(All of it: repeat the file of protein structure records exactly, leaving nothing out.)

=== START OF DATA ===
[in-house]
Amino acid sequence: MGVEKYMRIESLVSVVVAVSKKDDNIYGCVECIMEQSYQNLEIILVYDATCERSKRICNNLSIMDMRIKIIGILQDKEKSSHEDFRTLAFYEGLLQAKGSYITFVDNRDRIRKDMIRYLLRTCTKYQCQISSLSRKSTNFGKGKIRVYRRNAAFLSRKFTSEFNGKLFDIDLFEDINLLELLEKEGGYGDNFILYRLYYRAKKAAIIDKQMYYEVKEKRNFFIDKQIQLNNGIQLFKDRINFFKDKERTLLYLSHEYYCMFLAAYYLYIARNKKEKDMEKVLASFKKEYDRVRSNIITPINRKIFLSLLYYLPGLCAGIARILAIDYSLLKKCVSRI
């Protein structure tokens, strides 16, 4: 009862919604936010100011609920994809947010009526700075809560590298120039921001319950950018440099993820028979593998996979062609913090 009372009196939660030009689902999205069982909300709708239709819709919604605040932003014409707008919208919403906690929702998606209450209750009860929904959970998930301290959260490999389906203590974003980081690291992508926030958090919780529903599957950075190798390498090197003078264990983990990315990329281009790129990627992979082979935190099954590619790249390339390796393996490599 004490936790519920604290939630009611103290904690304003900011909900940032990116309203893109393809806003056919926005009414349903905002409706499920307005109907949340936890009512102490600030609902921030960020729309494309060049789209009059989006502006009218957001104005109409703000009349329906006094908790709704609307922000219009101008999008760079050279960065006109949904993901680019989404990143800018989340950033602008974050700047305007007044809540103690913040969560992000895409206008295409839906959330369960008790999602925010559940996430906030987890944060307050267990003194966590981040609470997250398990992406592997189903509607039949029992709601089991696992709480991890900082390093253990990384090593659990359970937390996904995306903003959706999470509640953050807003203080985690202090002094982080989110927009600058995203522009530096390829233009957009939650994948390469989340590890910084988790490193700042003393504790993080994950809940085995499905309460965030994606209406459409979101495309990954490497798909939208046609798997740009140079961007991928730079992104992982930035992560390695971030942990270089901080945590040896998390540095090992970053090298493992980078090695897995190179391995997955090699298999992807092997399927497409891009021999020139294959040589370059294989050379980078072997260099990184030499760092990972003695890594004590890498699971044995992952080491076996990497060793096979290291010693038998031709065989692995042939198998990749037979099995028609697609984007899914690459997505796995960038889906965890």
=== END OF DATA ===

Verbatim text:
[in-house]
Amino acid sequence: MGVEKYMRIESLVSVVVAVSKKDDNIYGCVECIMEQSYQNLEIILVYDATCERSKRICNNLSIMDMRIKIIGILQDKEKSSHEDFRTLAFYEGLLQAKGSYITFVDNRDRIRKDMIRYLLRTCTKYQCQISSLSRKSTNFGKGKIRVYRRNAAFLSRKFTSEFNGKLFDIDLFEDINLLELLEKEGGYGDNFILYRLYYRAKKAAIIDKQMYYEVKEKRNFFIDKQIQLNNGIQLFKDRINFFKDKERTLLYLSHEYYCMFLAAYYLYIARNKKEKDMEKVLASFKKEYDRVRSNIITPINRKIFLSLLYYLPGLCAGIARILAIDYSLLKKCVSRI
């Protein structure tokens, strides 16, 4: 009862919604936010100011609920994809947010009526700075809560590298120039921001319950950018440099993820028979593998996979062609913090 009372009196939660030009689902999205069982909300709708239709819709919604605040932003014409707008919208919403906690929702998606209450209750009860929904959970998930301290959260490999389906203590974003980081690291992508926030958090919780529903599957950075190798390498090197003078264990983990990315990329281009790129990627992979082979935190099954590619790249390339390796393996490599 004490936790519920604290939630009611103290904690304003900011909900940032990116309203893109393809806003056919926005009414349903905002409706499920307005109907949340936890009512102490600030609902921030960020729309494309060049789209009059989006502006009218957001104005109409703000009349329906006094908790709704609307922000219009101008999008760079050279960065006109949904993901680019989404990143800018989340950033602008974050700047305007007044809540103690913040969560992000895409206008295409839906959330369960008790999602925010559940996430906030987890944060307050267990003194966590981040609470997250398990992406592997189903509607039949029992709601089991696992709480991890900082390093253990990384090593659990359970937390996904995306903003959706999470509640953050807003203080985690202090002094982080989110927009600058995203522009530096390829233009957009939650994948390469989340590890910084988790490193700042003393504790993080994950809940085995499905309460965030994606209406459409979101495309990954490497798909939208046609798997740009140079961007991928730079992104992982930035992560390695971030942990270089901080945590040896998390540095090992970053090298493992980078090695897995190179391995997955090699298999992807092997399927497409891009021999020139294959040589370059294989050379980078072997260099990184030499760092990972003695890594004590890498699971044995992952080491076996990497060793096979290291010693038998031709065989692995042939198998990749037979099995028609697609984007899914690459997505796995960038889906965890």